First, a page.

Non-qualified stock option gains are taxed as ordinary income when exercised. The gain from your non-qualified stock option looks very similar to your regular taxable wage.
Incentive stock option gain is significantly more complicated as it may be taxed as ordinary income – but may also be taxed at preferential long-term capital gains, depending on when your exercise your incentive stock options and when you sell them. Incentive stock options are also potentially subject to the alternative minimum tax.
While the details of this conversation are beyond this article, the after-tax value after exercising and selling either non-qualified or incentive stock option shares may make a considerable difference in the spendable value of your nest egg in the future. Make sure you take taxes into account as you build out your retirement plan if you plan to leverage employee stock options as part of it.
Plan for Employee Stock Options Beyond Your Retirement Date
Retirement planning doesn’t end once you retire. It’s an ongoing process that you’ll continue to undertake even as you begin to enjoy your life after your career.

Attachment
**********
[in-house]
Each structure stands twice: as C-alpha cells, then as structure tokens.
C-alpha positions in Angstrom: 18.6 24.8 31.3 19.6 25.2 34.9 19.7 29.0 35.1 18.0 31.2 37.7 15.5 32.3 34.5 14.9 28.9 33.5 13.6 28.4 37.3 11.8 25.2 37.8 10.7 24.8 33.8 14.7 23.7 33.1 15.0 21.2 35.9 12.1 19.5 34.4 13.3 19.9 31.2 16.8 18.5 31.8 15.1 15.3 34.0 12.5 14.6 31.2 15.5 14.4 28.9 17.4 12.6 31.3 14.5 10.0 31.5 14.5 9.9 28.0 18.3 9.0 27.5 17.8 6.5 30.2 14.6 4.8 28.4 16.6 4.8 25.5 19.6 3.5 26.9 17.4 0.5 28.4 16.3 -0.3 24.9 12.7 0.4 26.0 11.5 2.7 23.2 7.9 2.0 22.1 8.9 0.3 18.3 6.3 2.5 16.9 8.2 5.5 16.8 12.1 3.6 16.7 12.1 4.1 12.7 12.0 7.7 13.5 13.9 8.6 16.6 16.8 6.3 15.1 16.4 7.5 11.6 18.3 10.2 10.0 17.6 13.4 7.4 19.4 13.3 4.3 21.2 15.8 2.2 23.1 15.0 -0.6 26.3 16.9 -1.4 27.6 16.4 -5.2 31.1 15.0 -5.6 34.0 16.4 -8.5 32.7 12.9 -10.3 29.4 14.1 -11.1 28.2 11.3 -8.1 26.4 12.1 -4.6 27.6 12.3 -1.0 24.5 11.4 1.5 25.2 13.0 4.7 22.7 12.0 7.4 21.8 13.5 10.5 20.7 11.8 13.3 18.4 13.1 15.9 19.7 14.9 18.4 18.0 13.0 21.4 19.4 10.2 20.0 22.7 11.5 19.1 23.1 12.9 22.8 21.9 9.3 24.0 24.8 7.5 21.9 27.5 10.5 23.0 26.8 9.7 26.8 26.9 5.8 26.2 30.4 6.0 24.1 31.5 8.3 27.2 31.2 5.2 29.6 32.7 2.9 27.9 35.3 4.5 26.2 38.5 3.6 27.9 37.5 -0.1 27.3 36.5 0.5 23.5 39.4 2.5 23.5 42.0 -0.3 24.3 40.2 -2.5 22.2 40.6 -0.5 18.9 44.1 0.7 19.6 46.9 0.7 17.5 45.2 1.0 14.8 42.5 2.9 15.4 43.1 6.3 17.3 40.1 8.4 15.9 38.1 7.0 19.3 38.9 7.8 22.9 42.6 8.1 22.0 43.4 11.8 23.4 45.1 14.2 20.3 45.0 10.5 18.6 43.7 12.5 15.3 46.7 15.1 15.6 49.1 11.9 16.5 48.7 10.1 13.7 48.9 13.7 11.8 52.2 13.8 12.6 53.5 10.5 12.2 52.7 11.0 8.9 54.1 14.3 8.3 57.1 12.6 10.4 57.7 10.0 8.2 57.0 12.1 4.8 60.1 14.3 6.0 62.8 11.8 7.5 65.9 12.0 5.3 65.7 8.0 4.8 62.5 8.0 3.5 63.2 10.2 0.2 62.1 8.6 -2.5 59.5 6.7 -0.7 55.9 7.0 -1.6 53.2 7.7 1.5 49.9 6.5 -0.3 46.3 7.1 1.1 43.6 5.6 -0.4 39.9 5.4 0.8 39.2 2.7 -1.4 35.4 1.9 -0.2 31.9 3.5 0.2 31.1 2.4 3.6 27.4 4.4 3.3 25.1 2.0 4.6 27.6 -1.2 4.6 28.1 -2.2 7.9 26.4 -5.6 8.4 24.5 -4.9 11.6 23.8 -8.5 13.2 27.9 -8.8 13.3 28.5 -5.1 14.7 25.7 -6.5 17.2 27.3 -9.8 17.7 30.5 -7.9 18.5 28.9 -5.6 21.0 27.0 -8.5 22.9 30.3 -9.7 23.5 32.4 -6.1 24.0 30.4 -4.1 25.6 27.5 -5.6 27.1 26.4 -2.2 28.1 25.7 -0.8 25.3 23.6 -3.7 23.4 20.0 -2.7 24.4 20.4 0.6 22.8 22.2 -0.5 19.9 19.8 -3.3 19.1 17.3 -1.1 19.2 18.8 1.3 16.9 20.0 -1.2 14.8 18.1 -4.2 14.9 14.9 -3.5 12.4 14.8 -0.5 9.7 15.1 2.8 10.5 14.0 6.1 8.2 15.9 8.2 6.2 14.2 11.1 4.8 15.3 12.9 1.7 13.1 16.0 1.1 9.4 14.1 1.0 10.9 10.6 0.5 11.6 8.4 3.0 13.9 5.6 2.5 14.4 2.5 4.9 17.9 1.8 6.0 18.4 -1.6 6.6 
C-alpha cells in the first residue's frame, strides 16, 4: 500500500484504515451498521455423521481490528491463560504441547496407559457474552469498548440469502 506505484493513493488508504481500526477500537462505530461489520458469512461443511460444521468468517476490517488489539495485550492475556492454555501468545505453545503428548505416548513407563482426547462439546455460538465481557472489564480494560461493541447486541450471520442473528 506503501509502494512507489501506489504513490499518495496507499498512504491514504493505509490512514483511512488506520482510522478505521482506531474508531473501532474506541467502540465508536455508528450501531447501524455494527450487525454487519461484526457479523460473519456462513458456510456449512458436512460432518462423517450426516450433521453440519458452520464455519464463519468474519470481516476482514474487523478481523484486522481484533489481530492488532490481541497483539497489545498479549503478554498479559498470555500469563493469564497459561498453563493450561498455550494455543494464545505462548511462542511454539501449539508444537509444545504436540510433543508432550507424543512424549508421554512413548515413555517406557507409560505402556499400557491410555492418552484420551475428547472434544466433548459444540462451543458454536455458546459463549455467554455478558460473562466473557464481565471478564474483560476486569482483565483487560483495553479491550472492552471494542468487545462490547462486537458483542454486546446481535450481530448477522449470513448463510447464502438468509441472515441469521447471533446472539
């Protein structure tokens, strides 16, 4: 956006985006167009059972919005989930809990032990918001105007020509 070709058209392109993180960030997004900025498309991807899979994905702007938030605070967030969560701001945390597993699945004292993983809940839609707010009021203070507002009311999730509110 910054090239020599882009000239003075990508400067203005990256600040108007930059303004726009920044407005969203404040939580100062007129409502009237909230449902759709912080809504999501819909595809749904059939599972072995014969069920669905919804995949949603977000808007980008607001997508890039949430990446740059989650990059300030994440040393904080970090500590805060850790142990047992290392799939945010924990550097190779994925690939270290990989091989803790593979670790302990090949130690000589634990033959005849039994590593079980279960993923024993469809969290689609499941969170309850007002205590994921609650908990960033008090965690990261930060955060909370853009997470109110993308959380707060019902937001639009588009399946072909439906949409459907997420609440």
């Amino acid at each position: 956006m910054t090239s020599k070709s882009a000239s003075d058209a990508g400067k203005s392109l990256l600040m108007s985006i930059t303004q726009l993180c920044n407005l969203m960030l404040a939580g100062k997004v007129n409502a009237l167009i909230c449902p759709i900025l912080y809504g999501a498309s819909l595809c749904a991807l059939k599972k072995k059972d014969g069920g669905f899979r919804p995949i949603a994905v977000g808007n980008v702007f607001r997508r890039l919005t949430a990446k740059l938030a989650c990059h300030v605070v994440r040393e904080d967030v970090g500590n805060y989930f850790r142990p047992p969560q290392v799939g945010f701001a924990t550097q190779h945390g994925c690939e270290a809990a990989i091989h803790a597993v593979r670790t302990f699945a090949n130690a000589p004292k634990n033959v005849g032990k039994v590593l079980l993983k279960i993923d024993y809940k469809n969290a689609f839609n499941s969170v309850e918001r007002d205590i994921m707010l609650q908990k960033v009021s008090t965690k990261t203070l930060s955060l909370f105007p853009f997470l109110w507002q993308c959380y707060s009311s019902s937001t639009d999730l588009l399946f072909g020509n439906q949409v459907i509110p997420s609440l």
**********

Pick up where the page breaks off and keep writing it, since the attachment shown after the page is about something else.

And when you have employee stock options, an important planning question that will come up as you prepare to make the transition is what happens to unvested and/or unexercised shares at retirement?
Will your unvested shares be forfeited when you retire? If so, are you sure you have not included the value of your unvested shares in your retirement calculations?
For example, what if you have stock options with a current value of $2,000,000. But what if $500,000 of this value is “in-the-money” but unvested stock options? At retirement, it’s possible you could forfeit $500,000 of value. Have you considered the impact on your retirement $500,000 of this value disappears due to the forfeiting of $500,000 of unvested value? You should also take notice of your unexercised incentive stock options